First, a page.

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Oct-14-2009 23:03printcommentsVideo

Senate Finance Committee Votes to Approve Health Insurance Reform

President Obama offers remarks on the historic moment.

President Barack Obama
President Barack Obama

(WASHINGTON D.C.) - These are the words of President Barack Obama regarding the Senate Finance Committee's vote to approve Health Insurance Reform.

THE PRESIDENT: Good afternoon. Today we reached a critical milestone in our effort to reform our health care system. After many months of thoughtful deliberation, the fifth and final committee responsible for health care reform has passed a proposal that has both Democratic and Republican support. This effort was made possible by the tireless efforts of Chairman Max Baucus and the other members of the Senate Finance Committee. It's a product of vigorous debate and difficult negotiations.

After the consideration of hundreds of amendments, it includes ideas from both Democrats and Republicans, which is why it enjoys the support of people from both parties. And I want to particularly thank Senator Olympia Snowe for both the political courage and the seriousness of purpose that she's demonstrated throughout this process.

Now, this bill is not perfect and we have a lot of difficult work ahead of us. There are still significant details and disagreements to be worked out over the next several weeks as the five separate bills from the Senate and the House are merged into one proposal. But I do believe the work of the Senate Finance Committee has brought us significantly closer to achieving the core objectives I laid out early in September.

Most importantly, this bill goes a long way towards offering security to those who have insurance, and affordable options for those who don't. It reins in some of the worst practices of the insurance industry, like the denial of coverage due to preexisting conditions. It also sets up an insurance exchange that will make coverage affordable for those who don't currently have it. And as the nonpartisan Congressional Budget Office has certified, it will slow the growth of health care costs in the long term and it will not add a penny to our deficit.

The committee's progress over the past several weeks is the culmination of work by all five committees and numerous members of Congress over the better part of this year. We've reached out to stakeholders across the spectrum -- doctors and nurses, businesses and workers, hospitals and even drug companies. And we've considered a wide variety of ideas and proposals in an effort to find common ground.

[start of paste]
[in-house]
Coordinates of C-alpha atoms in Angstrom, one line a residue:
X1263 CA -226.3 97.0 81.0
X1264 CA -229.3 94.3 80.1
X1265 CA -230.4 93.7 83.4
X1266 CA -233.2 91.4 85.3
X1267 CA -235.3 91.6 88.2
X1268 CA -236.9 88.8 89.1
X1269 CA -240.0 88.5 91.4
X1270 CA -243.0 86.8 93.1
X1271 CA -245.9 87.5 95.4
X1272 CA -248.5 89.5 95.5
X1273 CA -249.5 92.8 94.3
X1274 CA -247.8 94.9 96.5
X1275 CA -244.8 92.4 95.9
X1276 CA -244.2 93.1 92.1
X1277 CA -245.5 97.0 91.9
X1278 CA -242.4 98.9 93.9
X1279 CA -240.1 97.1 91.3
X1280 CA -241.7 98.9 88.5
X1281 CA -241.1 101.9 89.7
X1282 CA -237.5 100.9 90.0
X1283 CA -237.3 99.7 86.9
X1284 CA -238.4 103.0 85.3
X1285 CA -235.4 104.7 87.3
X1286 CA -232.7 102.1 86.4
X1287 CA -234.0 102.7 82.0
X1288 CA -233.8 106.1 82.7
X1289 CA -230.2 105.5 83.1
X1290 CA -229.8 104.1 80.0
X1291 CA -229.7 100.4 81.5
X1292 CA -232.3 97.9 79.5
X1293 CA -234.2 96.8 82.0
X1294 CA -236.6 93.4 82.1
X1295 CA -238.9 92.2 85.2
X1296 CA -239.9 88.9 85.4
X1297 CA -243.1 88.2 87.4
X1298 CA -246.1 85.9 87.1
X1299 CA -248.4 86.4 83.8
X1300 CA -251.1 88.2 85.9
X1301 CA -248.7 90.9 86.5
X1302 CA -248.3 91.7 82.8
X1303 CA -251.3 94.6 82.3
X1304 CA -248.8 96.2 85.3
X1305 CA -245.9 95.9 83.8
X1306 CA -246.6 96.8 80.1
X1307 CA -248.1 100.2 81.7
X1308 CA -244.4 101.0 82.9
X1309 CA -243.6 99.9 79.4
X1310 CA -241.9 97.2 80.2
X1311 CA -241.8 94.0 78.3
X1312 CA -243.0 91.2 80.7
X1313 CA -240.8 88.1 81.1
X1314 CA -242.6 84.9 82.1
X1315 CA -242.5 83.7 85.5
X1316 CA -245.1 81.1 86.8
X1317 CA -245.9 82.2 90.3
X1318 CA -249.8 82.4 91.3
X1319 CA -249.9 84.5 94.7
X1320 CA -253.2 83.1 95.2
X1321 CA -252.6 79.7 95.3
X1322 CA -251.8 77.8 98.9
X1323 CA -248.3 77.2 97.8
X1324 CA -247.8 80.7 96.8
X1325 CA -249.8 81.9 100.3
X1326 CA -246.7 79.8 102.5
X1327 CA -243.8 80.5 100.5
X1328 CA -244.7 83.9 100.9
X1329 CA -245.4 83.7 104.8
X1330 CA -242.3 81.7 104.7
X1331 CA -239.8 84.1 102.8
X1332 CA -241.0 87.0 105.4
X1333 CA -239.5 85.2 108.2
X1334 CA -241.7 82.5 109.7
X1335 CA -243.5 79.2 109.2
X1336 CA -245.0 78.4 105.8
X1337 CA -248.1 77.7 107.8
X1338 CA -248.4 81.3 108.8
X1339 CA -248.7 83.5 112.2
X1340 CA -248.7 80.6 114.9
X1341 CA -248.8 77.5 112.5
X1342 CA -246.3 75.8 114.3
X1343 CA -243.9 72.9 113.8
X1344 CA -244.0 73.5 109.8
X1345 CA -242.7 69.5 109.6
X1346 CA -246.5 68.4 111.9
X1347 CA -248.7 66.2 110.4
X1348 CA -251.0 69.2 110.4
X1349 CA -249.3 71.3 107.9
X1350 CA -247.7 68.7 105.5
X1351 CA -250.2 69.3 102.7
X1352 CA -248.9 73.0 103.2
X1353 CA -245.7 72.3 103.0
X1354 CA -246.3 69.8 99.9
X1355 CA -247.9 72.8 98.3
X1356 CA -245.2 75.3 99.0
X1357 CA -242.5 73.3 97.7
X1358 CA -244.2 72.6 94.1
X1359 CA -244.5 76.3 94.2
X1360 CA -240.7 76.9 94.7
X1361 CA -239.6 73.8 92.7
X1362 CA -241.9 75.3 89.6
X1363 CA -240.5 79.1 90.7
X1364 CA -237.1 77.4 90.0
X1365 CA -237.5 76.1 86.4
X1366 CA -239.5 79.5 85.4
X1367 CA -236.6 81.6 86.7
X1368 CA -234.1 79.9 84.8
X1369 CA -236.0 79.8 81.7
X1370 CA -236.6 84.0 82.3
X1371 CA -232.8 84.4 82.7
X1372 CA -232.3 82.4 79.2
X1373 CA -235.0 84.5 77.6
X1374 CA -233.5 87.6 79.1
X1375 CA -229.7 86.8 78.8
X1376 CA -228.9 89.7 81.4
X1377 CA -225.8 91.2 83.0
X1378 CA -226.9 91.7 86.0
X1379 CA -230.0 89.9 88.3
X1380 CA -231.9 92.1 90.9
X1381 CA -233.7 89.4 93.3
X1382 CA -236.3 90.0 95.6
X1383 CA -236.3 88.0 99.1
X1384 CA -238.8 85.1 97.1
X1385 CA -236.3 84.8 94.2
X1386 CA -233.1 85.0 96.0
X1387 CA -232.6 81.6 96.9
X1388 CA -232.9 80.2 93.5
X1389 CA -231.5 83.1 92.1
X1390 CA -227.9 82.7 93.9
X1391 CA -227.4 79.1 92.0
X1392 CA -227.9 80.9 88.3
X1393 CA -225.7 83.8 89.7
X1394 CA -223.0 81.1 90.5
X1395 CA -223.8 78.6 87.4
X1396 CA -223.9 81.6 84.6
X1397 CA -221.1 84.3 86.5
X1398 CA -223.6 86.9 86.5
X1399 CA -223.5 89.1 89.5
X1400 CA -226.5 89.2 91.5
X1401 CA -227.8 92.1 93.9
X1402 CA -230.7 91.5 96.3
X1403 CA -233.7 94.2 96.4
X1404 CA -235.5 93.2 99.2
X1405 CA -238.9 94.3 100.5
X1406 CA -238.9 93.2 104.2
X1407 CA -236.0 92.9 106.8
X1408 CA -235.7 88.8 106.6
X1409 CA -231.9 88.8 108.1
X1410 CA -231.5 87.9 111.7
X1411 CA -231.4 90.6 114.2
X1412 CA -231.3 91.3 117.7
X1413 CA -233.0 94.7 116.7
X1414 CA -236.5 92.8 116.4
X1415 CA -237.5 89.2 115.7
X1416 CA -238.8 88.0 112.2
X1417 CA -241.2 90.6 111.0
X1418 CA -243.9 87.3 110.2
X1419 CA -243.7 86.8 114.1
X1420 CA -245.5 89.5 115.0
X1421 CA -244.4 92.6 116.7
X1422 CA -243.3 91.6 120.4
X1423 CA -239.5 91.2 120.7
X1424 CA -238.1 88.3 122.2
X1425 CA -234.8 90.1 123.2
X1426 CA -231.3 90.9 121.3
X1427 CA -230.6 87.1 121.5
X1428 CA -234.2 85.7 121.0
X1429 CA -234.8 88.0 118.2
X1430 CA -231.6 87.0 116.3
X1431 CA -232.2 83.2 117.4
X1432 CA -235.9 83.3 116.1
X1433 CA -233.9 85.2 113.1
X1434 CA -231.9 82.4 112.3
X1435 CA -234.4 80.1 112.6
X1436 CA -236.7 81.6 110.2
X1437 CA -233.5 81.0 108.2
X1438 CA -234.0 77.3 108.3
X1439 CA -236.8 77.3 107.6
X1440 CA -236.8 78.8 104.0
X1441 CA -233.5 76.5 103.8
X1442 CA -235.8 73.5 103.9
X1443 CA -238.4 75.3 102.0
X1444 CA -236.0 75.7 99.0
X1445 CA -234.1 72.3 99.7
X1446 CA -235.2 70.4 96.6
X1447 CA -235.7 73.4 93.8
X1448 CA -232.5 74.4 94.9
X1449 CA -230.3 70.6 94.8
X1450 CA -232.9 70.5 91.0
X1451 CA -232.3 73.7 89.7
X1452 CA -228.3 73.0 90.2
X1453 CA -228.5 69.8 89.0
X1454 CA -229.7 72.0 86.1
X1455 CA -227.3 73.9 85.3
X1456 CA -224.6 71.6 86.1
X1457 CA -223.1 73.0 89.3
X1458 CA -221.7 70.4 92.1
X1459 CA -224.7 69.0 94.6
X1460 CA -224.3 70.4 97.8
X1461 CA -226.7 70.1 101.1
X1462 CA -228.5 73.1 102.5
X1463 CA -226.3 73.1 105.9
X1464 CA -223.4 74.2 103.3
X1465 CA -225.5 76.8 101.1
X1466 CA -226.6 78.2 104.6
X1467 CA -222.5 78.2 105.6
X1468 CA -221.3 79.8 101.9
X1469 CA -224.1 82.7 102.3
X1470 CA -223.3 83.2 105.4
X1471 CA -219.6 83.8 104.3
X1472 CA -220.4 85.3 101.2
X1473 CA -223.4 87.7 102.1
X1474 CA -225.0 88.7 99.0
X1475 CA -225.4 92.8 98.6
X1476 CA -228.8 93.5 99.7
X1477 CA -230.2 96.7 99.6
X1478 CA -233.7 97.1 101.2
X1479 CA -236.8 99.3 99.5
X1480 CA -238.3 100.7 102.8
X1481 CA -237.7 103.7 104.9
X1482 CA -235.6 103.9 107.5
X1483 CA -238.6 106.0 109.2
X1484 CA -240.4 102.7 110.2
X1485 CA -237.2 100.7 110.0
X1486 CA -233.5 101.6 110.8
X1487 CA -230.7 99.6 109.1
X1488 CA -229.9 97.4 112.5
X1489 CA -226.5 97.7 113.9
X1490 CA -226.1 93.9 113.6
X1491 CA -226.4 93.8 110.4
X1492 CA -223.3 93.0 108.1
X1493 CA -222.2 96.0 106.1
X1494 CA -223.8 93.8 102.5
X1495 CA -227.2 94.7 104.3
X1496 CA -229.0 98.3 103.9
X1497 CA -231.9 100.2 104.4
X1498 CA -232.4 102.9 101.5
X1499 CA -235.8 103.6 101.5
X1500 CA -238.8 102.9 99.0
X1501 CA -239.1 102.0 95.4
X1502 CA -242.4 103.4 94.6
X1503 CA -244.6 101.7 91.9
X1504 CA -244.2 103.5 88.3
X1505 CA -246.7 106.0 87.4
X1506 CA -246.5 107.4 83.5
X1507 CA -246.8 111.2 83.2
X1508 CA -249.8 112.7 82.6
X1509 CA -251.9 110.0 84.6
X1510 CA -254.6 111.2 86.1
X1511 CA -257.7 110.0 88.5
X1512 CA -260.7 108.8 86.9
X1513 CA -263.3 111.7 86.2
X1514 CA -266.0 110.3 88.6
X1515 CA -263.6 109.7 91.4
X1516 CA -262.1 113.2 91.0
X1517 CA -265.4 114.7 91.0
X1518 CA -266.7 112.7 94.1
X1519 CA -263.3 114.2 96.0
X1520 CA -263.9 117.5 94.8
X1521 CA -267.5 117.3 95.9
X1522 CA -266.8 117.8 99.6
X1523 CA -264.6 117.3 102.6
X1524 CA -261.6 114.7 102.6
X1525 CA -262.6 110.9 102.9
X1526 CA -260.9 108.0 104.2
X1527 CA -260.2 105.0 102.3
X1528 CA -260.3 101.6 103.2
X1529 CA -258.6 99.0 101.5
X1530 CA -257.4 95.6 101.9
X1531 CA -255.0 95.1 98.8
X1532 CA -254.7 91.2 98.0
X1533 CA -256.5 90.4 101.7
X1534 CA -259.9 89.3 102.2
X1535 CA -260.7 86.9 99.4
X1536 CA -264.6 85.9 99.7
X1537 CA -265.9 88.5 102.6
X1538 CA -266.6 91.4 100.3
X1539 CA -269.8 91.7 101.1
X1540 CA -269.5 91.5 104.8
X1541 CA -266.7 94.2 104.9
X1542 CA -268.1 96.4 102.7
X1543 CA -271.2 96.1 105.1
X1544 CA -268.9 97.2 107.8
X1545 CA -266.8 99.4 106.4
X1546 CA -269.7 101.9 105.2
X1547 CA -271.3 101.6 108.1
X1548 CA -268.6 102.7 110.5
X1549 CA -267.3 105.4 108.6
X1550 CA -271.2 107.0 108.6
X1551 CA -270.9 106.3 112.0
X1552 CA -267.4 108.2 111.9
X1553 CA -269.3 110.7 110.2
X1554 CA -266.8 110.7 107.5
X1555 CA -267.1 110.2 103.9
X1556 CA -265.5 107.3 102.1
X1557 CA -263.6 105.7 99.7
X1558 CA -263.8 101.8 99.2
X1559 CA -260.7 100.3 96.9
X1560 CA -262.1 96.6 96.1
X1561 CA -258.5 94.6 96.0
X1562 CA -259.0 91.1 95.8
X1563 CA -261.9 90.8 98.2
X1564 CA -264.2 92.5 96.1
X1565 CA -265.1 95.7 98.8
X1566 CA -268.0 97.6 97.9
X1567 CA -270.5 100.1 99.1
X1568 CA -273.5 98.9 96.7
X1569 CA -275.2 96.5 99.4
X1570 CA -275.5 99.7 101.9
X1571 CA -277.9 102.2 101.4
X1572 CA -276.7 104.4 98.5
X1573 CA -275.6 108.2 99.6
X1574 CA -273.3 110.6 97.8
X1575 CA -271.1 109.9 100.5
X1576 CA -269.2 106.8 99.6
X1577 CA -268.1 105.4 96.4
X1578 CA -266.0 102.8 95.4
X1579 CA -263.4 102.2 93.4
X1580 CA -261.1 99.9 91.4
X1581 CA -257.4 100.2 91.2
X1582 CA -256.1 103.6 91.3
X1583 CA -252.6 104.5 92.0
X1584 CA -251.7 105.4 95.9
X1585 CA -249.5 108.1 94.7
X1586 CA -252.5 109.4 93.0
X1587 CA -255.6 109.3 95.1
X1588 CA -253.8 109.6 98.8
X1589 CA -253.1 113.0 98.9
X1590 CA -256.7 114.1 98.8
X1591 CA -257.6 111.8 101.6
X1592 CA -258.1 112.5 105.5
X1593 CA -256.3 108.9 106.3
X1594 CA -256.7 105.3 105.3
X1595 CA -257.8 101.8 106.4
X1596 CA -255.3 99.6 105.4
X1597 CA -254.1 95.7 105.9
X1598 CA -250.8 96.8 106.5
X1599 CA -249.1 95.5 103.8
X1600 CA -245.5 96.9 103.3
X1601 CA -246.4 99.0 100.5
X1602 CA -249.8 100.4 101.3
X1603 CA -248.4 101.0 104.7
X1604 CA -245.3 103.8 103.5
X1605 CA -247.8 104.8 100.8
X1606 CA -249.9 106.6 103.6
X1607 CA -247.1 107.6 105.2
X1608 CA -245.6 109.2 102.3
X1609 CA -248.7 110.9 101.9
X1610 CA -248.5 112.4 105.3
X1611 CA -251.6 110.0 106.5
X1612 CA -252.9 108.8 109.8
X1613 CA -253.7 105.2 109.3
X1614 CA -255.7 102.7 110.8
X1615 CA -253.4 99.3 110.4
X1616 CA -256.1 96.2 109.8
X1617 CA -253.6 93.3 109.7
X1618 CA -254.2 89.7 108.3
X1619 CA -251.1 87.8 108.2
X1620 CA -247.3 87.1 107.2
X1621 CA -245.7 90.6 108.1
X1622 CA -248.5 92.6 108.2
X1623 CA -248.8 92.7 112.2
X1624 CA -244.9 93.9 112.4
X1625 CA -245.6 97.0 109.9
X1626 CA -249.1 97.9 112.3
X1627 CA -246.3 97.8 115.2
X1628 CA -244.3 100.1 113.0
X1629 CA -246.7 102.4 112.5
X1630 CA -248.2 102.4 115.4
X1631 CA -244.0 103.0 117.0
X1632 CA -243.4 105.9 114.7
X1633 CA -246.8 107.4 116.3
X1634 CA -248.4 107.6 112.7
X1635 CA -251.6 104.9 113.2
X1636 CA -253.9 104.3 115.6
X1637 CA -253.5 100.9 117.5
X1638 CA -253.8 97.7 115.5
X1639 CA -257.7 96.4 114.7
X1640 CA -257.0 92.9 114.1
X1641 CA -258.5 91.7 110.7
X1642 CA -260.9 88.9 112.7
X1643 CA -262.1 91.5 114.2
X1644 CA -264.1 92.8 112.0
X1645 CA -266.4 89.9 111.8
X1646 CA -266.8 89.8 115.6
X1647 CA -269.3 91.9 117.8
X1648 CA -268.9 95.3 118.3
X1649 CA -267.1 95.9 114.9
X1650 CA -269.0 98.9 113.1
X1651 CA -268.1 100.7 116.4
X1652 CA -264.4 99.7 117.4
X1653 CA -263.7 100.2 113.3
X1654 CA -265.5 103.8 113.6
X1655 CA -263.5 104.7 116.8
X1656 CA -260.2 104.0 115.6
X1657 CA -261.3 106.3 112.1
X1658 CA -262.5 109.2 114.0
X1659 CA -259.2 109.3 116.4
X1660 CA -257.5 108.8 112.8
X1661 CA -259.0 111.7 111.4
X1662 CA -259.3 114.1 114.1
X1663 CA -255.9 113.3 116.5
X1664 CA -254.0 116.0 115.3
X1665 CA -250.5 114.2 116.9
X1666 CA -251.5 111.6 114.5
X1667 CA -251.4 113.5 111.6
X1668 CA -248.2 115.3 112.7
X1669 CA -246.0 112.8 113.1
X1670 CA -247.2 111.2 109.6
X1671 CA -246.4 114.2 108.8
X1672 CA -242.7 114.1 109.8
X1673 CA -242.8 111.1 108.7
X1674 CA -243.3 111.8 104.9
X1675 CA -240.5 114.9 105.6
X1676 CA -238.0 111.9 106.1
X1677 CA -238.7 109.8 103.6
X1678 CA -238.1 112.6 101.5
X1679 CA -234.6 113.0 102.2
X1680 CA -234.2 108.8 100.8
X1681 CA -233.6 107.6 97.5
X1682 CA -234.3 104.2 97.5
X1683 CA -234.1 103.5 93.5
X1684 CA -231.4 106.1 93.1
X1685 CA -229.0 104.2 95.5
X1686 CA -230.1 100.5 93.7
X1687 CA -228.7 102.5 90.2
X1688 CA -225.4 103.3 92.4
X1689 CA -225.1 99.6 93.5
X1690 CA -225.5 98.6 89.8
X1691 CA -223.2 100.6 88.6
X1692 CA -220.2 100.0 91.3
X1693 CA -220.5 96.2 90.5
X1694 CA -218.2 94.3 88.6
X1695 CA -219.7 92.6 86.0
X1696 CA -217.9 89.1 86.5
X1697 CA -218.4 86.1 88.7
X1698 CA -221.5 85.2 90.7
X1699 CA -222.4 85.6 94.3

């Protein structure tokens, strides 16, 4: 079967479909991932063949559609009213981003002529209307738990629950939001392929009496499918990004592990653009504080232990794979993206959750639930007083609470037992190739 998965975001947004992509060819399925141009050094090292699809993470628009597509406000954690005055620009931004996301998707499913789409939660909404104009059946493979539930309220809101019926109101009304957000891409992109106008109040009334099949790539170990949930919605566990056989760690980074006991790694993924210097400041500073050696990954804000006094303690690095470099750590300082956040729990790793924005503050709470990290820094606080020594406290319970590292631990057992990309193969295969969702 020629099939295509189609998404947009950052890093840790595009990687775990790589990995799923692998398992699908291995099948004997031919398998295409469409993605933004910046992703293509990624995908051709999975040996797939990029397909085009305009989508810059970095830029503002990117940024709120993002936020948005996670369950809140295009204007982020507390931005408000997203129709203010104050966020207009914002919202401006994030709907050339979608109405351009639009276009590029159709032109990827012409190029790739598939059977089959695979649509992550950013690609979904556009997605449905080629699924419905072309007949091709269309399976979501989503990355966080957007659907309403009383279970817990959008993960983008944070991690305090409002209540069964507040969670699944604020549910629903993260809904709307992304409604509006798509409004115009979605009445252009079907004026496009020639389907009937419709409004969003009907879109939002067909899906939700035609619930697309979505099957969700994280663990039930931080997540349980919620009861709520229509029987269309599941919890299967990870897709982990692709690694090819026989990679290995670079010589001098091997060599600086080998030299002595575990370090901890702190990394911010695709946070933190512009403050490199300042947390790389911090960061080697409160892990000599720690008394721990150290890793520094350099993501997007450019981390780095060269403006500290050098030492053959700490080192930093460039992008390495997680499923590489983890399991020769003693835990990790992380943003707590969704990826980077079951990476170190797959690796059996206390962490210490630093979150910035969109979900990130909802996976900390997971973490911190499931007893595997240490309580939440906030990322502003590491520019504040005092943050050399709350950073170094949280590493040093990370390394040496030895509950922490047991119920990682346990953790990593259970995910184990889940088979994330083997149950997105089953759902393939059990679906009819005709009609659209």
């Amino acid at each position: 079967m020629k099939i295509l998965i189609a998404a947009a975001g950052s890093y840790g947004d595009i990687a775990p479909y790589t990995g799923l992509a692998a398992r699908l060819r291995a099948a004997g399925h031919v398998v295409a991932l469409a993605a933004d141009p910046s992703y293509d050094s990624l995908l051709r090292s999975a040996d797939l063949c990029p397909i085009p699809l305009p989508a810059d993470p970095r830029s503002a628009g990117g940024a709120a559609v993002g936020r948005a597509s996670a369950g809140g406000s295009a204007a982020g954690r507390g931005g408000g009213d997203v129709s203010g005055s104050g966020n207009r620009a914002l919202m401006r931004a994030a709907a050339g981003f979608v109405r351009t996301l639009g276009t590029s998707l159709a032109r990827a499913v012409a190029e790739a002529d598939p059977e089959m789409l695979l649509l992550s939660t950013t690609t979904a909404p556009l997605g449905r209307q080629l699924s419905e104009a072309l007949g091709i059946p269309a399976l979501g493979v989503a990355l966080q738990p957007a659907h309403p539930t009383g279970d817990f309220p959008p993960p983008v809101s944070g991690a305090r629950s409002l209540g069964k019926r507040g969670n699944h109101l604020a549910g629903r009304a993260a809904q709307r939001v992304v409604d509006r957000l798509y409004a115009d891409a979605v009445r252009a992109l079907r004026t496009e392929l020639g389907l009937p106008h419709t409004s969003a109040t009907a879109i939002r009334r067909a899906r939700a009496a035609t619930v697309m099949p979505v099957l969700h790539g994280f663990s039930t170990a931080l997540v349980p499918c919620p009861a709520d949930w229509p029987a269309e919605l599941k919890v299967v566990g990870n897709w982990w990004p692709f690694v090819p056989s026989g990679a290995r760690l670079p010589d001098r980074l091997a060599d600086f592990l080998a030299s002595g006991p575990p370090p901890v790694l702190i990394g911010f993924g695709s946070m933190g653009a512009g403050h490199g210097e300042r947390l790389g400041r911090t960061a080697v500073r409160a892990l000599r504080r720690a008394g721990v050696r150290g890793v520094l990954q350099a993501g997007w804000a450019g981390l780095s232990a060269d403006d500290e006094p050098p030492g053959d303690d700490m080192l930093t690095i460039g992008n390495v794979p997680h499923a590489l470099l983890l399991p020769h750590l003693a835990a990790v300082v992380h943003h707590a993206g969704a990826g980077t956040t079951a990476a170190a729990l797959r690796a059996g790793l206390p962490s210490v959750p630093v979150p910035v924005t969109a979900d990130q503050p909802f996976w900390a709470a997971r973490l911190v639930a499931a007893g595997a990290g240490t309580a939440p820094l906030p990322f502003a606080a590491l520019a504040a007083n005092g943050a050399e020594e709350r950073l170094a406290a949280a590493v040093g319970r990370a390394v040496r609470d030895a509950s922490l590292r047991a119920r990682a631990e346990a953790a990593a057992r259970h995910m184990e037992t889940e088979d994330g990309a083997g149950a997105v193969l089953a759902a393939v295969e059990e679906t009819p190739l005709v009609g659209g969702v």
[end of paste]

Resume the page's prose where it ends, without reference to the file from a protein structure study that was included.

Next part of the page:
As a result of these efforts, we are now closer than ever before to passing health reform. But we're not there yet. Now is not the time to pat ourselves on the back. Now is not the time to offer ourselves congratulations. Now is the time to dig in and work even harder to get this done. And in this final phase, I hope that we will continue to engage each other with the spirit of civility and seriousness that has brought us this far and that this subject deserves.

I commend the Chairman and the committee's members for their achievement and the example that they've set, and I look forward to continue to work with Congress in the weeks ahead. We are going to get this done.

Thank you very much, everybody.

(The President's remarks were made at the Rose Garden)

Here is a video posted by the White House:

Video




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B Cooper October 15, 2009 12:42 pm (Pacific time)

Very remote chance the public option will pass. This latest senate vote did not include any "legislative language" the CBO (Congressional Budget Office) needed to properly score the bill. I expect as it goes through different legislative processes it will get very expensive and that may negate it's passage. We need to have the Trial Lawyer's Association get some skin in the game to help offset future costs and maybe get some meaningful reform. In terms of the current house bill you can count on taxes being raised and eventual demand greater than supply, which will also throw a monkey wrench in the process. Once the CBO starts scoring the "real" projected costs it will have to be pared down to have any hope of getting anywhere.


Mike October 15, 2009 12:39 pm (Pacific time)

I am a health insurance agent in Utah and run two websites that sell insurance www.benefitsmanager.net and www.dentalinsuranceutah.com. I mention this because in Utah it would be great to have a guaranteed public option to put people that the private insurers will decline for health conditions. Plus the way Weiner discribes the public option, it will be priced competitively. So what this means in my industry (I've been at it 18 years) is that all my unhealthy clients that get charged more or declined can be put onto the public option now. All my healthy clients can stay on the private option. Hmmmmm follow me yet???? How long can the public option stay affordable?? Who is going to pay for the losses of a big sick pool of people....taxpayers?????


"Skipper" Osborne October 15, 2009 7:13 am (Pacific time)

Thank you Senate Finance Committee. Time is getting close to all un-insured Americans to get health care.

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